Ikaria & NuPathe: A funny thing happened on the way to this year's IPO window. Ten biotech issues that registered last year have gone public this year, ranging in size from Ironwood’s $203 million take in February to Australia’s CBio, which garnered a tiny $6.2 million. But until the past fortnight, no biopharma had filed an S-1 in 2010 -- how's that for enthusiasm? That is, not until Ikaria, which filed its S-1 on May 13, and NuPathe on May 14. Neither has set terms, though Ikaria used the rather ambitious placeholder of $200 million, while NuPathe went for the more typical $86 million. Haircuts have been the rule not the exception in this year’s IPO market, so don't be surprised if they are extra cautious as their bankers gauge the market. One positive for both companies: their assets are in late-stage clinical trials. Ikaria’s Lucassin is entering Phase III in hepatorenal syndrome, and NuPathe already has advanced its migraine drug, Zelrix, through Phase III and hopes to win approval and launch by 2012. Also of note: Whether Ikaria goes public or not, it will distribute a $130 million dividend to 12 company officials this quarter, payable from a new $250 million loan. Ikaria says the payout is a one-time deal. Prospective investors should also note that Ikaria's top investor New Mountain Partners will continue to run the show post-IPO, controlling as many as three board seats. -- Joseph Haas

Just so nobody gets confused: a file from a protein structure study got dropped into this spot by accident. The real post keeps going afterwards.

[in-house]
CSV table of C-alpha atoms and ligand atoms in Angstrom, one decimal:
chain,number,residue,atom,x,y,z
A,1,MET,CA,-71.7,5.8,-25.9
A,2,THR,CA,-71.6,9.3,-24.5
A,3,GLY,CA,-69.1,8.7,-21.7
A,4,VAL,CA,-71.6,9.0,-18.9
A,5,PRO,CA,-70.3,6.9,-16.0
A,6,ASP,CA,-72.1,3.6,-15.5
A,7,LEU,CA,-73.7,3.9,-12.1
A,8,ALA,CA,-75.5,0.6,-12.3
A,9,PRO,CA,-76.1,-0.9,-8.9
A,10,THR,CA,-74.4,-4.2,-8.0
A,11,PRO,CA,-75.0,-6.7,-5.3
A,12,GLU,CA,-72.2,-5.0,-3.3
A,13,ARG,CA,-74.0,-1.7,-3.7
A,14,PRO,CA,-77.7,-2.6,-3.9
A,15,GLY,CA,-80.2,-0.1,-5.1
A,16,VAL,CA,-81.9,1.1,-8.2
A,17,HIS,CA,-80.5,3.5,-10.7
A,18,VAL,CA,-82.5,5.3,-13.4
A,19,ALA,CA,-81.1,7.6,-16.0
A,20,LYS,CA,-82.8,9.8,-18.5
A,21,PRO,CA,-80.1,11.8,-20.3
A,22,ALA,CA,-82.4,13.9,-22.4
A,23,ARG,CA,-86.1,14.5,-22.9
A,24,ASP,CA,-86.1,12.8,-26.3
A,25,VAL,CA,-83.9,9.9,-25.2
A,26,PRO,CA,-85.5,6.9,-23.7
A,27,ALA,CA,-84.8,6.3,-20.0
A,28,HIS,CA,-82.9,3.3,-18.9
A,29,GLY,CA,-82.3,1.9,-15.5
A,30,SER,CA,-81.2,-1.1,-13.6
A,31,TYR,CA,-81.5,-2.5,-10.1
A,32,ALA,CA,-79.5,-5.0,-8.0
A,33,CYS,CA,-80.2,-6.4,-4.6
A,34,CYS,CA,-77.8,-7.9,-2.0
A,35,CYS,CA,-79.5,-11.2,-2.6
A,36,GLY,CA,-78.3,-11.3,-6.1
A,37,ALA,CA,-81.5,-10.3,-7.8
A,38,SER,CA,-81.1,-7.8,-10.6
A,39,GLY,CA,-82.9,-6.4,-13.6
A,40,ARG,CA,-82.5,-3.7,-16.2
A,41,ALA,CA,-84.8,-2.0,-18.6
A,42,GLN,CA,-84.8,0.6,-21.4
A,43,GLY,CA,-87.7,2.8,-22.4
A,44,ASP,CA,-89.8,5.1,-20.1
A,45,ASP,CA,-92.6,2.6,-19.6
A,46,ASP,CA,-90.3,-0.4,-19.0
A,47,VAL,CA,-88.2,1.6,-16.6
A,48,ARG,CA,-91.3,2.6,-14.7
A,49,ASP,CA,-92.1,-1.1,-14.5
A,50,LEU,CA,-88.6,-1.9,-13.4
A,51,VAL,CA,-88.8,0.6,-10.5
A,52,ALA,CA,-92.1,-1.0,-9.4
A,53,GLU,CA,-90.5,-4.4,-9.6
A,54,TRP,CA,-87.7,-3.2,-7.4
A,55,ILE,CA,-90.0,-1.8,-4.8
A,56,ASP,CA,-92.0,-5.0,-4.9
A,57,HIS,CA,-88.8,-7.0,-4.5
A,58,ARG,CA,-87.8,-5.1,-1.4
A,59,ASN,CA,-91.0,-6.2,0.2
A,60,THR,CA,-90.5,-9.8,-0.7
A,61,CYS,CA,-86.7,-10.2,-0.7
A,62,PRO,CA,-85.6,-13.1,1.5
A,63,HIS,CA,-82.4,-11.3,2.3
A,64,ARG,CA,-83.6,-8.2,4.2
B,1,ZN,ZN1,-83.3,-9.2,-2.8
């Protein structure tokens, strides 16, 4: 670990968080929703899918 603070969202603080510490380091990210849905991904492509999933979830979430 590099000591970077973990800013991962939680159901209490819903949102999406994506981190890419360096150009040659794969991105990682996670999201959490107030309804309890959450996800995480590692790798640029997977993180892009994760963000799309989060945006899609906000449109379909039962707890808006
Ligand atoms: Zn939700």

Cardoz: After a boffo April for early-stage funding, only one biotech reeled in a Series A round this past fortnight. Spotlight, then, on Cardoz, a low-profile Swedish startup working on repositioned drugs. It doesn't have a Web site, so its investors announced a SEK 100 million round (about US $13 million), which Cardoz will receive in two tranches that aren't tied to milestones, Cardoz CEO Carl-Johan Dalsgaard told IVB. The funding comes from a European syndicate led by Dutch firm Forbion Capital Partners. YSIOS Capital Partners of Spain and Sweden's HealthCap, where Cardoz was incubated and Dalsgaard is a partner, also joined. Its lead compound, the origins of which Dalsgaard declined to reveal, is already in the clinic, and the cash will help push it through Phase II to treat abdominal aortic aneurysms. Cardoz also has a preclinical program to develop novel inhibitors of leukotriene A4 hydrolase. -- A.L.